Welcome to the portfolio of work samples by Thompson-Frater Architects.  These are meant to show examples of renovation work that has been completed by the firm.  Please take a look at the Galveston Telephone Building and the 1221 Harvard Residence, Houston, TX..

The Galveston Telephone Building (GTB) 

Built in 1896, this building was originally the office of the Galveston Telegraph and Telephone Company.  With solid masonry construction exterior walls, this building survived the massive hurricane of 1900, and many hurricanes that have ravaged the Gulf Coast since that time.  Renovated in the late 1990's, there are now 10 condominium units.  The two first floor units are live/work units.  One is a spa and the other is a home interior, gift and antique shop.  The upper floors house 8 residential units.  Completed under the guidelines of the Department of the Interior, this project received historic tax credits for it's renovation.  Unit sizes range from around 600 square feet to over 1500 square feet.  With 15 foot ceilings, the spaces are very luxurious!

Church Street and parking area view
Main entrance on 22nd Street
First floor live/work unit windows
Adjacent parking area view

(From left) 22nd Street view, Church Street and parking area view, Main entrance on 22nd Street, First floor live/work unit windows, Adjacent parking area view, Donec commodo dui eu justo.

The exterior was covered with a stucco coating during a 1930's renovation, and at which time an elevator was added.  The 1990's renovation did not include the removal of the stucco because the underlaying brick would have been damaged.   The entire exterior was patched, repaired, and painted.  Along the parking lot wall, where a former building was demolished, additional windows to allow light and escape from the living units and a new side door for parking access were added.  In some windows, original glass was able to be maintained.  The 1930's elevator was examined for re-use, but was deemed unsafe.  Therefore a new elevator was installed in the existing elevator shaft.  Street trees, lighting and flowering shrubs were added to finish the exterior.  This building was one of the first completed renovations in this area of Galveston and became a catalyst for many other construction projects.  One block over, Market Street's flourishing art community has since installed similar street trees, and improved many of it's buildings to make this one of the more popular destinations of Galveston tourists and residents alike.

Interior view of an upper unit
View of the kitchen, laundry and bath of a  live/work unit
View of typical kitchen
Unit 6 view of living and kitchen space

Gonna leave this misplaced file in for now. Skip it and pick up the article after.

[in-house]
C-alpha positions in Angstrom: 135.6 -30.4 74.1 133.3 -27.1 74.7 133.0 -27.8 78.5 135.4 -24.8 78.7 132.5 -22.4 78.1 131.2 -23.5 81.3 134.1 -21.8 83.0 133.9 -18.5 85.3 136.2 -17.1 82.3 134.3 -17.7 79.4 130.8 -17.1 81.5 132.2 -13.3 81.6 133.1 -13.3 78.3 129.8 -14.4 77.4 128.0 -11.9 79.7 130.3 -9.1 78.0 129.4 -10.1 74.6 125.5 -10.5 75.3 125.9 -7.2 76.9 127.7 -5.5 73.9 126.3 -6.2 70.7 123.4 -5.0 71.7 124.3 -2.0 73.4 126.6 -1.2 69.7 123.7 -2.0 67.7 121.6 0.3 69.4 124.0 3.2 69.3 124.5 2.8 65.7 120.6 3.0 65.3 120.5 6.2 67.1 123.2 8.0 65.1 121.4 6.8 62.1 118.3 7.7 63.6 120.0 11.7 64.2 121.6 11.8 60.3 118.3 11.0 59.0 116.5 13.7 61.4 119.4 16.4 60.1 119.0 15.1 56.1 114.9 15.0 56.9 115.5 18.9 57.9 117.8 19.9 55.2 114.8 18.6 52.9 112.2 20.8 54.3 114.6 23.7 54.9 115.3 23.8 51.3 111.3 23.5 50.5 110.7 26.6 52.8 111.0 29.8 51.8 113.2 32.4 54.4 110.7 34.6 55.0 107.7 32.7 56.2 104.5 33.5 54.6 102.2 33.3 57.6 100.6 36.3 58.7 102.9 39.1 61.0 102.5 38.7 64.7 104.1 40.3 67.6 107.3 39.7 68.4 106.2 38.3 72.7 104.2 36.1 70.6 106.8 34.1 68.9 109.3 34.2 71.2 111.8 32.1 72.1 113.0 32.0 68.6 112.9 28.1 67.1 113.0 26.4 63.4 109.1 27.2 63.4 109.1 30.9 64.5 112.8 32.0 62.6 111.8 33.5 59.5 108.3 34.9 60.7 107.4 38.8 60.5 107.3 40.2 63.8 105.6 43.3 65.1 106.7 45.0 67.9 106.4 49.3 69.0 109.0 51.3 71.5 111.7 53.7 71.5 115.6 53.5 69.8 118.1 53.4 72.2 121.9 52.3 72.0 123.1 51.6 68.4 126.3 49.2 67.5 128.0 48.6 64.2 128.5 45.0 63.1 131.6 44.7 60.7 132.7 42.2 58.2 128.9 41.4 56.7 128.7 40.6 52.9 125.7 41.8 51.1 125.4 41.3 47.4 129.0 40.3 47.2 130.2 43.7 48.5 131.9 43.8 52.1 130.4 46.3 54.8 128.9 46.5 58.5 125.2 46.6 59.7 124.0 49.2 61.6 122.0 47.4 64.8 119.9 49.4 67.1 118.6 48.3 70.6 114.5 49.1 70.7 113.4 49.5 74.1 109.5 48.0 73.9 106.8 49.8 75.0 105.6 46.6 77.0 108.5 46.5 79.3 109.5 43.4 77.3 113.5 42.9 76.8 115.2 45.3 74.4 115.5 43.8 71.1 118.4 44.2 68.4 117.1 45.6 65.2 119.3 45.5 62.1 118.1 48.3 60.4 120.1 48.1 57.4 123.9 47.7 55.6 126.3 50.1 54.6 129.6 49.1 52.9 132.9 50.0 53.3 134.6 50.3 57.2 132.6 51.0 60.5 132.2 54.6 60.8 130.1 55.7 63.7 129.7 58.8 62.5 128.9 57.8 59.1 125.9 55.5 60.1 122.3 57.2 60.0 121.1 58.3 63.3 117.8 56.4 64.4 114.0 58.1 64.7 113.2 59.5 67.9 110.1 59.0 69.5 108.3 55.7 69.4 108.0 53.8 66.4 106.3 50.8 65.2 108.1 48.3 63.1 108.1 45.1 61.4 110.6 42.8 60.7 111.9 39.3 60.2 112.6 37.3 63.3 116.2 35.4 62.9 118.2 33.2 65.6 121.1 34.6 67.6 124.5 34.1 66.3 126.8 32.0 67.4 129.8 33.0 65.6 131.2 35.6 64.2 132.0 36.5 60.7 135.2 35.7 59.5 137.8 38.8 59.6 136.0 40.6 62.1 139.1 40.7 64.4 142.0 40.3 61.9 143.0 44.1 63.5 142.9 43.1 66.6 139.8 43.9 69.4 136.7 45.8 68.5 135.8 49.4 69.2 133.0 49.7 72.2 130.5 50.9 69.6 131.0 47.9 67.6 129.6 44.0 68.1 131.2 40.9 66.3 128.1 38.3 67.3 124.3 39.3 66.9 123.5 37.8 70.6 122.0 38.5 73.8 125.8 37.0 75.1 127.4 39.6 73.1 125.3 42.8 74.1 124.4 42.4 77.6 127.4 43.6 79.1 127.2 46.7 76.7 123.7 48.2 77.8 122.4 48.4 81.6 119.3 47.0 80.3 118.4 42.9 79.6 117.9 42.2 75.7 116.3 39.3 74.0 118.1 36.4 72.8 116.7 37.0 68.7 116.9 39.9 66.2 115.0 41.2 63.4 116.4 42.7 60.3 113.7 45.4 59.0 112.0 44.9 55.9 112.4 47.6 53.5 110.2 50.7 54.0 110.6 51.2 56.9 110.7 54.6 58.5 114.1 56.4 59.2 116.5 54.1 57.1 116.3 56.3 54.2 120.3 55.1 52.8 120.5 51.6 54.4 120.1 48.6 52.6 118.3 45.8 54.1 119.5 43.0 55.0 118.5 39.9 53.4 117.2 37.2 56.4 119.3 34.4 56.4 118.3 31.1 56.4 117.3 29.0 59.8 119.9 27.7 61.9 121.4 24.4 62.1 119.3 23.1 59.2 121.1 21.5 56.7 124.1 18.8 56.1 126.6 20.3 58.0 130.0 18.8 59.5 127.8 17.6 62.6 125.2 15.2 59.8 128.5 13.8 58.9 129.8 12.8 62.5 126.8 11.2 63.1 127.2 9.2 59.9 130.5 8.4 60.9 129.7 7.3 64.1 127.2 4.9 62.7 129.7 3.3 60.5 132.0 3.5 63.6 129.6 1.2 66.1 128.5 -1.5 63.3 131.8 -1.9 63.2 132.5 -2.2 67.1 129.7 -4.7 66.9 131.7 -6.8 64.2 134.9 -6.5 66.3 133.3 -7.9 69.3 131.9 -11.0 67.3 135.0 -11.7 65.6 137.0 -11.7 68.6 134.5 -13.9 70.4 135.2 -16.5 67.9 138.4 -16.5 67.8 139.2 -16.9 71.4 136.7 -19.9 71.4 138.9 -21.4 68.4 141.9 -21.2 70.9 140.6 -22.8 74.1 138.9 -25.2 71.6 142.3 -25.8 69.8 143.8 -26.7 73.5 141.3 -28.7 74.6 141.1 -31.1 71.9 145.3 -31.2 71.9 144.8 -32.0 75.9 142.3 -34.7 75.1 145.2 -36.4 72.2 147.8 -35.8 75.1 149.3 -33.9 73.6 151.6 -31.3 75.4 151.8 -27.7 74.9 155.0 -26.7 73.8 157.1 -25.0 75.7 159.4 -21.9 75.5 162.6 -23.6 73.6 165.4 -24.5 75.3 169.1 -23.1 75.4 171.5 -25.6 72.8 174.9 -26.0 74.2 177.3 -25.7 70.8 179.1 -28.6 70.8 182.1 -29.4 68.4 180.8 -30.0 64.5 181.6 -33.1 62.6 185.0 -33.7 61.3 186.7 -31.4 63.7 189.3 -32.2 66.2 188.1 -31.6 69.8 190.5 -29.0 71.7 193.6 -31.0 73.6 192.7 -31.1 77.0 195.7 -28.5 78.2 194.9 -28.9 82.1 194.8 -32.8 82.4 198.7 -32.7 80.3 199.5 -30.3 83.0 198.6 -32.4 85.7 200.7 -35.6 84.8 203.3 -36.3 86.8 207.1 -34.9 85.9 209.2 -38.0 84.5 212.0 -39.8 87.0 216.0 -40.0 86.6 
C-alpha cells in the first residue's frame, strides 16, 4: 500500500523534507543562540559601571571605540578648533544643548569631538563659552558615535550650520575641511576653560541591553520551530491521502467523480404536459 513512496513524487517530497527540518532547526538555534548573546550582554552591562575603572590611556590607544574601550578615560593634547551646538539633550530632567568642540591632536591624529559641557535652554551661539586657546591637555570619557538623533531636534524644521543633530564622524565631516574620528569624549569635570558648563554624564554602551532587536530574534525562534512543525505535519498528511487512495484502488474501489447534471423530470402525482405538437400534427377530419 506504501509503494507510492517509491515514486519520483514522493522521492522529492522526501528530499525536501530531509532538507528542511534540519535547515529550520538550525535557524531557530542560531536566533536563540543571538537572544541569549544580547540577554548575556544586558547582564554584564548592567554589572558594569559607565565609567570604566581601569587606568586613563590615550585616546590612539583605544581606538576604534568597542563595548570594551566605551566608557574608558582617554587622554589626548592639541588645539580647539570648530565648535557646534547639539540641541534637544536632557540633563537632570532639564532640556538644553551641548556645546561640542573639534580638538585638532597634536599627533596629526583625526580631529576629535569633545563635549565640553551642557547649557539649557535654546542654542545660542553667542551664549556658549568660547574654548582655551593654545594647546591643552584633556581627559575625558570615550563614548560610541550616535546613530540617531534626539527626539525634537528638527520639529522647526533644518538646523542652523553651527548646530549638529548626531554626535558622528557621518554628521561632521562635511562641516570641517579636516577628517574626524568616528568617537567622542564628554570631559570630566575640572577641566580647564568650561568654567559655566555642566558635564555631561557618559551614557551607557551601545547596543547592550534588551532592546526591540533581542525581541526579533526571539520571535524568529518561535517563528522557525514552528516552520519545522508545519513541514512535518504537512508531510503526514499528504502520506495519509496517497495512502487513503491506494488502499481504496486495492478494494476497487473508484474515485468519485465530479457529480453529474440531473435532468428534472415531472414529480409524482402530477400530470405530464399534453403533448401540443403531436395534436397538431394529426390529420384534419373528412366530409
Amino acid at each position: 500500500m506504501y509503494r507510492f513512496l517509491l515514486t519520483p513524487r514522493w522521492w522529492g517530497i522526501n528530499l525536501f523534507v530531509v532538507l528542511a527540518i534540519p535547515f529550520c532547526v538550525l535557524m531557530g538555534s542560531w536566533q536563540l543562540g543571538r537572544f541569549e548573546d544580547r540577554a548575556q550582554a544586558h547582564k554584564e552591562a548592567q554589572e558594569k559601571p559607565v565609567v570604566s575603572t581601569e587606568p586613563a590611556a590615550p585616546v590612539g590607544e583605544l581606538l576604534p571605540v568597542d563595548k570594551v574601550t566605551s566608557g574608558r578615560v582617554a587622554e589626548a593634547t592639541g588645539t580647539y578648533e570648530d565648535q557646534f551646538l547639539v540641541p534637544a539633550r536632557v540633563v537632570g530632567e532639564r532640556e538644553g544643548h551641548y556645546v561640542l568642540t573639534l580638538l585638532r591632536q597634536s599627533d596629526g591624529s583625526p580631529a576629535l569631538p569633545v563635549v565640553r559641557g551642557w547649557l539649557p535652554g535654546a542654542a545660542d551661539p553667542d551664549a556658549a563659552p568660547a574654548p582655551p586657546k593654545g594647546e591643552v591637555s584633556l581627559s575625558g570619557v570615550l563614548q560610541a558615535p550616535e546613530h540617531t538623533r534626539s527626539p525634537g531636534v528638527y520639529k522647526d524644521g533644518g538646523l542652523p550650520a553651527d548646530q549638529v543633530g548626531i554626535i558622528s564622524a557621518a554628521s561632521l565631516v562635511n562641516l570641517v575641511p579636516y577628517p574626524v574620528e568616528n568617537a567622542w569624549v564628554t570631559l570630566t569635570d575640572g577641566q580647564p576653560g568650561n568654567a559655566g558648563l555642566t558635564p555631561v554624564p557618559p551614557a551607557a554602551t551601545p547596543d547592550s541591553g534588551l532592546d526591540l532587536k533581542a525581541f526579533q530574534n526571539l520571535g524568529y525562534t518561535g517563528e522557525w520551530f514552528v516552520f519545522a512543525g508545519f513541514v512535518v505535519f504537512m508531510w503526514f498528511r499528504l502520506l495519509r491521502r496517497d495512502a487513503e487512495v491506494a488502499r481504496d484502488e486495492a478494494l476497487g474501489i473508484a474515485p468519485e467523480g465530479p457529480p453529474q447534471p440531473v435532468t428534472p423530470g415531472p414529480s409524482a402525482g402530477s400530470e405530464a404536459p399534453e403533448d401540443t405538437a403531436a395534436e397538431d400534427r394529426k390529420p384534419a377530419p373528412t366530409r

View of typical bathroom

From left: Interior space of a live/work unit,Interior view of an upper unit, View of the kitchen, laundry and bath of a  live/work unit, View of typical kitchen, Unit 6 view of living and kitchen space, View of typical bathroom

The building was gutted during a 1980's hurricane, so there were few clues as to the original interior material or even wall locations.  Interior spaces have been renovated to show the remaining building materials of the historic construction.  New materials have been chosen to complement the historic materials.  Exposed brick, wood floors, granite counter tops, and fifteen foot ceilings are some of the typical finishes found throughout. 

The two top floors make up two-story residential units.  Floor joists were judiciously removed to allow light to stream through from the upper floor level to the lower floor of these units. The floor joists were exposed as well, to add warmth and interest to the ceiling of the lower level.  In some cases, small remnants of the telephone industry have remained in the joists to remind us of the original purpose of the building.  Each of these units required the addition of a stairway.  All of the units are different, so each stair was uniquely designed for these units. 

The successful completion and transition of this project into owner occupied units demonstrates that the historic buildings of our cities continue to be valuable resources for our cities.  Thompson-Frater Architects have demonstrated that even a shell of a building can be made into a wonderful addition to the community.

1221 Harvard Residence, Houston, TX. 

As a craftsmen bungalow, this residence was renovated into family and office space that served the owners for over 20 years.  Situated in a historic neighborhood, close to downtown, the neighborhood had seen better years.  This house was a boarding house when the owner purchased it in 1978.  After numerous "home" remodelings, a full renovation produced a home that had a multitude of spaces for the growing family, and were adaptable enough to serve future owners.  The original floor plan was utilized with a central hall.  Rooms opened into it, as well as into each other, thereby creating a flow of space.  Original wood floors were repaired, sanded and refinished.  Window and door trim was maintained.  An addition to the back of the house expanded the kitchen while providing a master bath on the second floor.  Now the neighborhood has become one of the most popular and active in the city.  The historic aspect adds ambiance not found elsewhere and mature trees add an irreproduceable high quality of life.  Due to the historic design of the renovation, this home will continue to maintain a high property value.

Features included while maintaining a historic design:

  • Laundry closet with a build-in laundry sink
  • Multiple stained glass windows both in exterior and interior applications
  • Period tiled bathrooms
  • Historic stair remains in place, sanded and refinished
  • Carefully scaled new, double fireplace - one in the livingroom and one above in the master bedroom

recent sales brochure
floor plan of the house

From left: Front view of the house, view of the owner's office, recent sales brochure, floor plan of the house